August 2 - 8, 2020: Issue 460


Vote for success of NBC a betrayal of Pittwater

Photo by John Illingsworth, October 2015

Pittwater councillors who voted for a motion applauding the success of the Northern Beaches Council merger at its meeting last week have betrayed local residents, demerger campaigners say. 

The motion was passed following presentation of a report - by NBC CEO Ray Brownlee at Tuesday’s council meeting - that claimed to summarize the council’s performance rated against the state Coalition government’s merger aims. 

Protect Pittwater Association president Bob Grace said he welcomed Mr Brownlee’s  report on the council’s performance, given the size of the merged council and its $433 million budget.     

However, the report outlines the NBC’s current performance against the state Coalition government’s merger criteria rather than community expectations, Mr Grace said. 

“Councillors Ian White and Alex McTaggart failed to stand up and point out that this was a report card for a new council rather than a comparison of its performance with that of Pittwater,” Mr Grace said on Saturday. 

“I believe they have let Pittwater residents down by failing to set the standards of our former council as the yardstick by which the current one should be measured. 

“Why they would then vote for a politicised motion in support of the NSW Coalition government’s policy agenda, which undermined Pittwater’s local democracy, is hard to fathom. 

“Pittwater residents do not believe that this current council is a success and we want our old council back.” 

The motion, 8.2 included clauses that the council:  

“Write to the Premier of New South Wales Gladys Berejiklian and the Minister for Local Government Shelley Hancock, acknowledging the success of the Government’s local government reform policy and outlining the benefits to the Northern Beaches Community.  

Formally acknowledge the role of the CEO, the executive and all staff of Council in the successful amalgamation of the three former councils into one new Northern Beaches Council and the acceleration of expected benefits to the local community due largely to the newly implemented structure

The report lists measures accomplished by the council since it was formed in May 2016, such as spending more than $1.3 billion in community services and over $370 million in new and renewal works through the Capital Works program, and the completion of asset planning for the next 10-year.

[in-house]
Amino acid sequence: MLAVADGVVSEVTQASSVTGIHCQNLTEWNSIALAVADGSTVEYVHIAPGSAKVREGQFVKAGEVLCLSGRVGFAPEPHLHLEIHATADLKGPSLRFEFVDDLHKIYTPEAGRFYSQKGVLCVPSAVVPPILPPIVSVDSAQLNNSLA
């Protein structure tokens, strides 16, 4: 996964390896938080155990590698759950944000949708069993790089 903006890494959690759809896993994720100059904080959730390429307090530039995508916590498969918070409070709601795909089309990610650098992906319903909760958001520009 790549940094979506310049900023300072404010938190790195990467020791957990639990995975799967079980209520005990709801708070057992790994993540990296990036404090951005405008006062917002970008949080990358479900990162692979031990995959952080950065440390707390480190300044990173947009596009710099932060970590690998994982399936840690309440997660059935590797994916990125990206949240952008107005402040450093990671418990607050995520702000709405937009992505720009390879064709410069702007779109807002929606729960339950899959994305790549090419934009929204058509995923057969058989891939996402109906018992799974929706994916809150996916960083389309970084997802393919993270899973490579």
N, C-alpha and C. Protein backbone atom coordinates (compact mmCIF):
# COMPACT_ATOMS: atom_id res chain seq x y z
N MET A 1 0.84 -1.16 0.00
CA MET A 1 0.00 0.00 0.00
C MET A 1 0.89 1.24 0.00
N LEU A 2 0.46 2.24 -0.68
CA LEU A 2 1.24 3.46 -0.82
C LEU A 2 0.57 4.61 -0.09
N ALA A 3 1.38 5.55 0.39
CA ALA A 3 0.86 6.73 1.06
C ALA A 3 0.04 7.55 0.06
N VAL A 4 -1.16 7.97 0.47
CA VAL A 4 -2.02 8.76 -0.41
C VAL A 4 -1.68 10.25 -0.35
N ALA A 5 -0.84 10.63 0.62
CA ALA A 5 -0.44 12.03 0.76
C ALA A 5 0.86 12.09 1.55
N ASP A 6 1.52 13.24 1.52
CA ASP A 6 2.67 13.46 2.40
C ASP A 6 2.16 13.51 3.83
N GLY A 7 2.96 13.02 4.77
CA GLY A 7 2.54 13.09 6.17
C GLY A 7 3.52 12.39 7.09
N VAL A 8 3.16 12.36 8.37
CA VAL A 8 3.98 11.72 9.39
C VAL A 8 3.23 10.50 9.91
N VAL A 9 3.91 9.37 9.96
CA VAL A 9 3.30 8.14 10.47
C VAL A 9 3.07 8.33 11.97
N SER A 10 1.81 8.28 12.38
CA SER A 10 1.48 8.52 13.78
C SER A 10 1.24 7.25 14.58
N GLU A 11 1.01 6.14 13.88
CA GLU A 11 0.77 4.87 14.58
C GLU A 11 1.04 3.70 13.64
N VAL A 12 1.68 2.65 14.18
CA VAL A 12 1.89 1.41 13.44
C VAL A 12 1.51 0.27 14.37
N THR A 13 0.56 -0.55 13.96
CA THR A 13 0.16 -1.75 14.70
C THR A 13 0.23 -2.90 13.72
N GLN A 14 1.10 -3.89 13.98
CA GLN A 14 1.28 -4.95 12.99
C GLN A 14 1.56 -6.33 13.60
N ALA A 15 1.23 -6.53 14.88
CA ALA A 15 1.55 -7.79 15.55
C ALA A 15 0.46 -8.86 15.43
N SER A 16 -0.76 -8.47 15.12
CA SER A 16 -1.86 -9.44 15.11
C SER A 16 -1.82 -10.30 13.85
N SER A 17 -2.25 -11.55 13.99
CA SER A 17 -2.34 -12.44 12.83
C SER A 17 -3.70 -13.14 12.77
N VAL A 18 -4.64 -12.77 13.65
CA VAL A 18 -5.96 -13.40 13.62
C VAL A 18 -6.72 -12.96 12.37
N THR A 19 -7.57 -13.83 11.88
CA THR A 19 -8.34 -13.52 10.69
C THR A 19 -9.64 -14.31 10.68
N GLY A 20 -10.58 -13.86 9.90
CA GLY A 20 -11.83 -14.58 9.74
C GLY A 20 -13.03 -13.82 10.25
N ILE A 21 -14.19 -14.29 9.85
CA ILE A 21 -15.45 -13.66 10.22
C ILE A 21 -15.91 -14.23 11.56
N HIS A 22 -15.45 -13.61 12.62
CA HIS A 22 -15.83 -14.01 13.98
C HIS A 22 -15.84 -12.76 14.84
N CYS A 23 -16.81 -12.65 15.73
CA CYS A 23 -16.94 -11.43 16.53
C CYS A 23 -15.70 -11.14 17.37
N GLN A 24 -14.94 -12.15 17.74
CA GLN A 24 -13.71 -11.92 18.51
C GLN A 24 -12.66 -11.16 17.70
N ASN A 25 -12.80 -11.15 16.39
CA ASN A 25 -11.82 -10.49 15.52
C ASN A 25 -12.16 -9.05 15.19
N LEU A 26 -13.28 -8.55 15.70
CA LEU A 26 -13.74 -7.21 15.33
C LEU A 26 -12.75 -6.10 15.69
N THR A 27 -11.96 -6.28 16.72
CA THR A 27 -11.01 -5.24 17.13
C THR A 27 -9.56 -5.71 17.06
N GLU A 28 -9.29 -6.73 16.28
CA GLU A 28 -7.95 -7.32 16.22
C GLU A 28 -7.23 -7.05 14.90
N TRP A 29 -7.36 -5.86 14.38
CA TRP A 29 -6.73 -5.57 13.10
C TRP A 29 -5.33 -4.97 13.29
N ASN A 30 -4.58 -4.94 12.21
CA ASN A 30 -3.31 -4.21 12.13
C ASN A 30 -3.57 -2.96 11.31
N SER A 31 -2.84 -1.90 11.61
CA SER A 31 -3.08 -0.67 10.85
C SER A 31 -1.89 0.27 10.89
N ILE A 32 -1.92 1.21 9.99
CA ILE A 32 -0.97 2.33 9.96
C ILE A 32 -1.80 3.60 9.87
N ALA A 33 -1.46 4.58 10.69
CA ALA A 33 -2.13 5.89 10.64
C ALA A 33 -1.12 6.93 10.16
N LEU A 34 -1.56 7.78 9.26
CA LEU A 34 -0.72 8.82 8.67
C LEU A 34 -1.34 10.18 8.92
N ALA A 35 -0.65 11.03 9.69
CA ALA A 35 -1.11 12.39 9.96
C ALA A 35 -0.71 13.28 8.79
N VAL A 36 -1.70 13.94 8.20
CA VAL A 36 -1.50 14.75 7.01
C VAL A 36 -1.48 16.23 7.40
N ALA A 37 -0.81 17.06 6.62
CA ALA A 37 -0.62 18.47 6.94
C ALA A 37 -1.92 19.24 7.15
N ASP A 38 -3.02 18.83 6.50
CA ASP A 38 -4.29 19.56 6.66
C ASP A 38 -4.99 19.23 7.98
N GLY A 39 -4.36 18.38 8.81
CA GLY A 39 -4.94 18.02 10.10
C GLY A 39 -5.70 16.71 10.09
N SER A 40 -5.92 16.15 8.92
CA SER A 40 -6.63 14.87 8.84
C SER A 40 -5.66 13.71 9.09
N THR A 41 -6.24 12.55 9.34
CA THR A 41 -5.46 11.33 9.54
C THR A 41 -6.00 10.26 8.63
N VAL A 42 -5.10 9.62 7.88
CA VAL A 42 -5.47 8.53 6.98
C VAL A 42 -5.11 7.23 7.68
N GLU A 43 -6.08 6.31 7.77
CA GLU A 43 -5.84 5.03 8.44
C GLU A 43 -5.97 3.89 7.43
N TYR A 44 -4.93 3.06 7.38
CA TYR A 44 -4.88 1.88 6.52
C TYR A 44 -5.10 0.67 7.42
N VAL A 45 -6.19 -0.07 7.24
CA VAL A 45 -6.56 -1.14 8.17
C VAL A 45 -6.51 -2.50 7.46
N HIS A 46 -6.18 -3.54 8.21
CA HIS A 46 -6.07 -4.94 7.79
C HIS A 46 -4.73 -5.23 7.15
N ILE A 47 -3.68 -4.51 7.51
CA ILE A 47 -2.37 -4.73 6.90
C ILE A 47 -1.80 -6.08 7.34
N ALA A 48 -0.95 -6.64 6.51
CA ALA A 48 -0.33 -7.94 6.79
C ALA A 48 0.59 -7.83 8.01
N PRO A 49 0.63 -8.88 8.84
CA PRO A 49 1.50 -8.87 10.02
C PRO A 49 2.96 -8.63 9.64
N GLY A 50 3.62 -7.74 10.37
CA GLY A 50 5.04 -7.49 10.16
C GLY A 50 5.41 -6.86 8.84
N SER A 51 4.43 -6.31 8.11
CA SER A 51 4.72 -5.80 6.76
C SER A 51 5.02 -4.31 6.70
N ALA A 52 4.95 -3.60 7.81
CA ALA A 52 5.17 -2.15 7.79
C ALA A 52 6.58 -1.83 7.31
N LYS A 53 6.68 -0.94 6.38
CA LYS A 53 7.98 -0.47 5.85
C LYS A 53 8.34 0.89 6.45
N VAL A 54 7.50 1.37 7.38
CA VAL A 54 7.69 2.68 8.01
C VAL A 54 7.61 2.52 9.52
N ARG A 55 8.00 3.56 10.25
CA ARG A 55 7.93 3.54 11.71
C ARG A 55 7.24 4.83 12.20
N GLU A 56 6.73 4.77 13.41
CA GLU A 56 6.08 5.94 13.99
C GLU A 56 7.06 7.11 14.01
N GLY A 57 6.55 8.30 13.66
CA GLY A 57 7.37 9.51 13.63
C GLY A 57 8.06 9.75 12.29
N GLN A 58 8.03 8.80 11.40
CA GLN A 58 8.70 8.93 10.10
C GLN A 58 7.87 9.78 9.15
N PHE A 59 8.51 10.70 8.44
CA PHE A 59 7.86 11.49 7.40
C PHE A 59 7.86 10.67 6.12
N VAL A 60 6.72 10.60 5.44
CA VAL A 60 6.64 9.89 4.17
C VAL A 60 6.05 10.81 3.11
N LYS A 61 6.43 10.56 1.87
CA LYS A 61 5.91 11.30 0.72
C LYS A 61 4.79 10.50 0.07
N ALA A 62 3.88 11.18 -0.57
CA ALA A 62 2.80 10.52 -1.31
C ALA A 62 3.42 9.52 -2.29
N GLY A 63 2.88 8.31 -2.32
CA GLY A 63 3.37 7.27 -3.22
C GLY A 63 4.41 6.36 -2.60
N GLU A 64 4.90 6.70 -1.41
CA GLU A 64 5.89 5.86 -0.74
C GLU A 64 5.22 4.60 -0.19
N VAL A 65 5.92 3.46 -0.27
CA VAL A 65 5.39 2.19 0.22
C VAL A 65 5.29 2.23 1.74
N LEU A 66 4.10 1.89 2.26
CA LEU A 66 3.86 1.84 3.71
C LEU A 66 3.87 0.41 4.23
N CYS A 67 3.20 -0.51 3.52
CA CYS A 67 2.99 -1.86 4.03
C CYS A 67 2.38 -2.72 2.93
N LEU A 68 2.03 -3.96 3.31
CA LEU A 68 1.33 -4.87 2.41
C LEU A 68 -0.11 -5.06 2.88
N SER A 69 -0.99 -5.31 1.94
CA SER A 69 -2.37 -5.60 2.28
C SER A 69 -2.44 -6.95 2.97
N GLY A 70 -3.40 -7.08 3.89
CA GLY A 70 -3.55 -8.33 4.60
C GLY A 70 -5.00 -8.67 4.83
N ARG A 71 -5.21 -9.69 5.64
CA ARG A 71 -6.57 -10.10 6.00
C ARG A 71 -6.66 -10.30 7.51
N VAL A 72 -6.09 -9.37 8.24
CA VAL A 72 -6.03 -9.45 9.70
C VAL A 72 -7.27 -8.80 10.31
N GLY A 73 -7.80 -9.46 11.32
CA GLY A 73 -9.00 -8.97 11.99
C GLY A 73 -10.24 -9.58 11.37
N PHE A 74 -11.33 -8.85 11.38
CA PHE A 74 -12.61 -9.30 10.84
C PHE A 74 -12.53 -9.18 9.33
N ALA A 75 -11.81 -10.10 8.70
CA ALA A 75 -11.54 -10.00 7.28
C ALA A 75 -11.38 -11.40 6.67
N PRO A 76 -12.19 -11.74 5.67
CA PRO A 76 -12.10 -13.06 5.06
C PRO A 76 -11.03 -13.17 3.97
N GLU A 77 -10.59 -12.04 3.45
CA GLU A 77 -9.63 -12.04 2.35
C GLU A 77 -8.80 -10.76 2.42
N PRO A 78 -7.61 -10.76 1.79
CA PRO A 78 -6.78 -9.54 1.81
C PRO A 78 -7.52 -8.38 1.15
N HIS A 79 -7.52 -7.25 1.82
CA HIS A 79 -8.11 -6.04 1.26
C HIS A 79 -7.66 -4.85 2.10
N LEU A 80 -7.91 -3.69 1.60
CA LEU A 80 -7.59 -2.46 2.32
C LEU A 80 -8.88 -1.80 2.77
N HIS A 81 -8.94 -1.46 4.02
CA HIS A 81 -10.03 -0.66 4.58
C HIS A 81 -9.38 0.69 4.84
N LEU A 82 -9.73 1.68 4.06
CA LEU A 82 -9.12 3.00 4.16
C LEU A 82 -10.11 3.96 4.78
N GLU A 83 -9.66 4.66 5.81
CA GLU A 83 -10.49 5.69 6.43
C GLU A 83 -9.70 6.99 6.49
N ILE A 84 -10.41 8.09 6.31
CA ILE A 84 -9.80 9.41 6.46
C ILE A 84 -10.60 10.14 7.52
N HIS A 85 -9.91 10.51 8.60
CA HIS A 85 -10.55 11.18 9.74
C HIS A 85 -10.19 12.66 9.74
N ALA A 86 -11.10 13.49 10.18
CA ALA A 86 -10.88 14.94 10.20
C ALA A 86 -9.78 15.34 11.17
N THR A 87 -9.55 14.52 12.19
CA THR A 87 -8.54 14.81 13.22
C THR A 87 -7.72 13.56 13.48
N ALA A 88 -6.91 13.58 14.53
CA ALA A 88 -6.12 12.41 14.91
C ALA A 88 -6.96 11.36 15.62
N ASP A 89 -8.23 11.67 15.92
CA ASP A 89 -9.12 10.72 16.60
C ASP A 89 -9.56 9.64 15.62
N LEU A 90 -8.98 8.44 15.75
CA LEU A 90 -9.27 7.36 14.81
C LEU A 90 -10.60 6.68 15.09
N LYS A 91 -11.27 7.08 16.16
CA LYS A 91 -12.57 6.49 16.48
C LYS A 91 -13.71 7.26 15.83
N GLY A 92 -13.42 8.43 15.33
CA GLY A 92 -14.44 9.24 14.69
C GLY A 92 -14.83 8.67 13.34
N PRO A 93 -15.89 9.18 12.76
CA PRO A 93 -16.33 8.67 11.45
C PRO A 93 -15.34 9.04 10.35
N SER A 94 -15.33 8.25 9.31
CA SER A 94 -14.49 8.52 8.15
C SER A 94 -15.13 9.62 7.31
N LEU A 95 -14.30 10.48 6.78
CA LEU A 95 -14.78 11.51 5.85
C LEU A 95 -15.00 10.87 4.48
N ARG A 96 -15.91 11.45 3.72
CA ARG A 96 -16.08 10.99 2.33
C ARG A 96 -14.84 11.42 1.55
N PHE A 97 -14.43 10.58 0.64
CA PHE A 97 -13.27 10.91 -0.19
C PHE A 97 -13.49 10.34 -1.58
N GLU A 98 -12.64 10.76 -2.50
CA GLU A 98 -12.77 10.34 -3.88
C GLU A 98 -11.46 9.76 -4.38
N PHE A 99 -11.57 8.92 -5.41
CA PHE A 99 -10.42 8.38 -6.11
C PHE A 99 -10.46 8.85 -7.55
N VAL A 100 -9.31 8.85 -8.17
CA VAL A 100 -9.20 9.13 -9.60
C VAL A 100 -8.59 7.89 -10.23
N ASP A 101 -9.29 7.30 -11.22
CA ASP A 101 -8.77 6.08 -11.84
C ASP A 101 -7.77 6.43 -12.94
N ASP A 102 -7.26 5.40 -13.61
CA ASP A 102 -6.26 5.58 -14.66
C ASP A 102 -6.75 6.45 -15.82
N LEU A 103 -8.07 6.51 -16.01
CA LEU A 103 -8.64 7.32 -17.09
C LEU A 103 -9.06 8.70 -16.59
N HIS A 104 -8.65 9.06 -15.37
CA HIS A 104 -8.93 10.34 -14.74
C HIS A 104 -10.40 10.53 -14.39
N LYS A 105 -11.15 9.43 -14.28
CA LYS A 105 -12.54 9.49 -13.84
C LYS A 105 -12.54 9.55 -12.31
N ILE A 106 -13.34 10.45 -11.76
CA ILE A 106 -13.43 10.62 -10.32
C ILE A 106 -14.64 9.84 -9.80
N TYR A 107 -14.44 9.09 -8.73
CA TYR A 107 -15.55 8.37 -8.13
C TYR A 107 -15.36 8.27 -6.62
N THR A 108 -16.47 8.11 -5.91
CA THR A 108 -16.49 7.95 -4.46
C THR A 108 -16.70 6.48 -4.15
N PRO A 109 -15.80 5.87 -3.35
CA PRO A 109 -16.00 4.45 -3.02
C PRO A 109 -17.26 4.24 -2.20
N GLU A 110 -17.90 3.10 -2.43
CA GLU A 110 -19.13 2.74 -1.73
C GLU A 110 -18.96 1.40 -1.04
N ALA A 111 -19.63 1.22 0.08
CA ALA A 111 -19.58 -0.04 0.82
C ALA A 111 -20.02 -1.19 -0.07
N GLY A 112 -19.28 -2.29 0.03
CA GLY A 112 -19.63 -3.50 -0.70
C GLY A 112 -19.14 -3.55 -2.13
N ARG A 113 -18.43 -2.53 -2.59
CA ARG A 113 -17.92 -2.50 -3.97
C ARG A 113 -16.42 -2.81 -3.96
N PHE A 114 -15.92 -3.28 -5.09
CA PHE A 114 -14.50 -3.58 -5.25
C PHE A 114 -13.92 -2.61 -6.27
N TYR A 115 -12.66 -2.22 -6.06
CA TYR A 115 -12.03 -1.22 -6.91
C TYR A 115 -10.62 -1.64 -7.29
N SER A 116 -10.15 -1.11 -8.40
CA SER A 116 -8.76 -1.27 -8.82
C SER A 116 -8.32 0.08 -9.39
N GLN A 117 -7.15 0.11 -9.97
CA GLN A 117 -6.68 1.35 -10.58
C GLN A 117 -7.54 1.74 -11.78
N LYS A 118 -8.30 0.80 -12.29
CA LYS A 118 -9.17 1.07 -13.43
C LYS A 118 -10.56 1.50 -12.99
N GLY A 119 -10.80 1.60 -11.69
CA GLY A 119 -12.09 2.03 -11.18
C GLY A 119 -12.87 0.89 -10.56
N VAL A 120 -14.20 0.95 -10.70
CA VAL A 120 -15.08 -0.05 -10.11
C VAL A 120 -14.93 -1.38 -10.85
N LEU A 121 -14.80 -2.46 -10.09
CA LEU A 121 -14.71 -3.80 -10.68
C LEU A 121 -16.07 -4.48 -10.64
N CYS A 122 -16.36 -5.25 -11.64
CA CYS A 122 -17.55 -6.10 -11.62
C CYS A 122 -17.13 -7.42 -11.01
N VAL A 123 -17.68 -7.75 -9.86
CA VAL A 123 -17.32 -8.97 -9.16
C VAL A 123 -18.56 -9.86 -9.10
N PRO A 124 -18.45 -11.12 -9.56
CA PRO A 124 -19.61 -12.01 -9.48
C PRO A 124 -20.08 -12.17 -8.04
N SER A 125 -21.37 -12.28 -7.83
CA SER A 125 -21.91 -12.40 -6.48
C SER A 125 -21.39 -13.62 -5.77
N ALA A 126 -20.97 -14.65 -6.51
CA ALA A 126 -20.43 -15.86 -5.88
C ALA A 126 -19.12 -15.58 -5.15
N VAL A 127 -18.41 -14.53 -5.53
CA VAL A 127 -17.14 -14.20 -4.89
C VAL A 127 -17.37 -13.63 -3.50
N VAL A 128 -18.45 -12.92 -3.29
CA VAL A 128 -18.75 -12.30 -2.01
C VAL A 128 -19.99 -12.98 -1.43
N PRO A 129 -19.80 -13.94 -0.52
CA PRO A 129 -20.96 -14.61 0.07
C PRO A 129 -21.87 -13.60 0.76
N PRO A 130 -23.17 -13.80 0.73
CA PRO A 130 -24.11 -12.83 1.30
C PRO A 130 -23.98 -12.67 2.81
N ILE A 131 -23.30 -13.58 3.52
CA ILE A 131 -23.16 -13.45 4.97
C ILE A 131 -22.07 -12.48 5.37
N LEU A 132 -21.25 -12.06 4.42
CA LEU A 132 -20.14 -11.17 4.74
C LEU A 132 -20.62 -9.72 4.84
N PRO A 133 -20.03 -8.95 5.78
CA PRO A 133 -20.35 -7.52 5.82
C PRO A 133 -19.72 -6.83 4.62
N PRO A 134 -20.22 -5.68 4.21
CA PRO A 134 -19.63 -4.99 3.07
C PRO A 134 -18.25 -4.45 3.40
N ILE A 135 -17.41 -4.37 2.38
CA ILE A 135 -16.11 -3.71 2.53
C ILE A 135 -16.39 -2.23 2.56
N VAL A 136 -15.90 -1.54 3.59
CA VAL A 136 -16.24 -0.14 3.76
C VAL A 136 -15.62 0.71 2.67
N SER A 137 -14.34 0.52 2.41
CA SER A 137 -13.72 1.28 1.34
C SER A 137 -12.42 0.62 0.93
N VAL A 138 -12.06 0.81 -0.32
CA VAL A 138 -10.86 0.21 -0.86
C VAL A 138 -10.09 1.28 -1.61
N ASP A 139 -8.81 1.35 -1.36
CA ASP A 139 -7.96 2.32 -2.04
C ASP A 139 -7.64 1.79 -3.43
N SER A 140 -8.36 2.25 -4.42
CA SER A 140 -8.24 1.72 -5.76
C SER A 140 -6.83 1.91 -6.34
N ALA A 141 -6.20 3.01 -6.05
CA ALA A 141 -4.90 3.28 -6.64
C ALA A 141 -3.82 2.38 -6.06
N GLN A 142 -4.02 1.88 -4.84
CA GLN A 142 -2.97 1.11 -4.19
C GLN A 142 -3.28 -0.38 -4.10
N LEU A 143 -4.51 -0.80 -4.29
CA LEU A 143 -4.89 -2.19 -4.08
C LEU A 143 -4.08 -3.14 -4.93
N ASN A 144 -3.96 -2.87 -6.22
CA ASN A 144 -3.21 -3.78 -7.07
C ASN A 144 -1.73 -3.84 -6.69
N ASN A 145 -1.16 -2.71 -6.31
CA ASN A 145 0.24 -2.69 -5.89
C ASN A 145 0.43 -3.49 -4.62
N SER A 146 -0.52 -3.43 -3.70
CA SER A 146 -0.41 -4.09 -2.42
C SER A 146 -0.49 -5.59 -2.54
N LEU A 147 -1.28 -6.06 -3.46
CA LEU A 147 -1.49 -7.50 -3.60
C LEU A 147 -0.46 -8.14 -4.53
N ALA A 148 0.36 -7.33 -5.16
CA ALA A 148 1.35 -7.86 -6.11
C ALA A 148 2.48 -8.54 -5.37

However, no comparison was carried out with Pittwater’s administration, and one of its highest priorities, management of the natural environment, does not rate a topic heading. 

Others, such as NBC’s response to COVID-19, a unique event never experienced in Pittwater, are impossible to compare, while others such as harmonisation of fees and charges across the Northern Beaches would have been unnecessary without the amalgamation – and don’t take into account aspects of services lost. 

Pittwater’s third councillor, Liberal Kylie Ferguson, joined other councillors representing the Liberals – Narrabeen Ward’s Rory Amon, Manly’s Pat Daley and Curl Curl’s David Walton – along with Narrabeen Ward Independent Councillor Vince De Luca – in opposing the motion. 

Mr Grace said votes by these Liberal councillors highlighted the failure of the state government’s amalgamation policy. 

“It is an indictment of state Liberal policy when four out of five of NBC’s Liberal councillors are not prepared to publicly praise the performance of the council on which they serve and the NSW Coalition for its establishment of the NBC,” Mr Grace said. 

Liberal Councillor Stuart Sprott, from Frenchs Forest Ward, voted for the motion. 

Protect Pittwater also notes that for the council to be truly democratic and fair, public consultation should have been carried out before the report was adopted, although councillors voted for it to be made available for public comment as a precursor to the NBC services review. 

The campaigners also believe many issues outside the aegis of the report count against the merger. These include: 

  • Destruction of democracy in Pittwater. We formerly had a stand-alone council of nine Pittwater residents. That is now reduced to three from Pittwater, who are outnumbered by the 12 other councillors making decisions for our area. 
  • While Pittwater councillors met twice per month, regular council meetings are now only once a month, with agendas that can be 2,000 pages long – that few residents or councillors could have time to read.
  • At a financial level, many of us resent the expensive bureaucracy that has been set up to run the new council, for example council logo and new garbage bins. 
  • At a planning level, Pittwater MP Rob Stokes promised that the council would carry out preparation for the Local Environment Plan at a ward based level – leading to the Local Strategic Planning Statement. But this council voted to do it for the whole council.
  • This council has also overseen, without protest, the closure of Mona Vale Hospital’s emergency ward and acute services - something Pittwater Council stood against with the Pittwater community.
  • Pittwater was an award-winning council and, since the merger, residents have noticed a decline in many services. Even before COVID-19, residents saw the lack of weeding in parks, on verges and in bushland; deterioration in other areas of maintenance such as roads; new work, out of keeping with Pittwater’s character – such as concrete paths rather than gravel.
  • Avalon library remained closed for weeks after the other NBC libraries re-opened post-lock down.
  • Many of us are unimpressed with the council’s new website. Particularly disappointing is the loss of local knowledge assembled over many years about our environmental and heritage that was available on the Pittwater Council website. 

by Protect Pittwater Association

Photo by A J Guesdon, 2013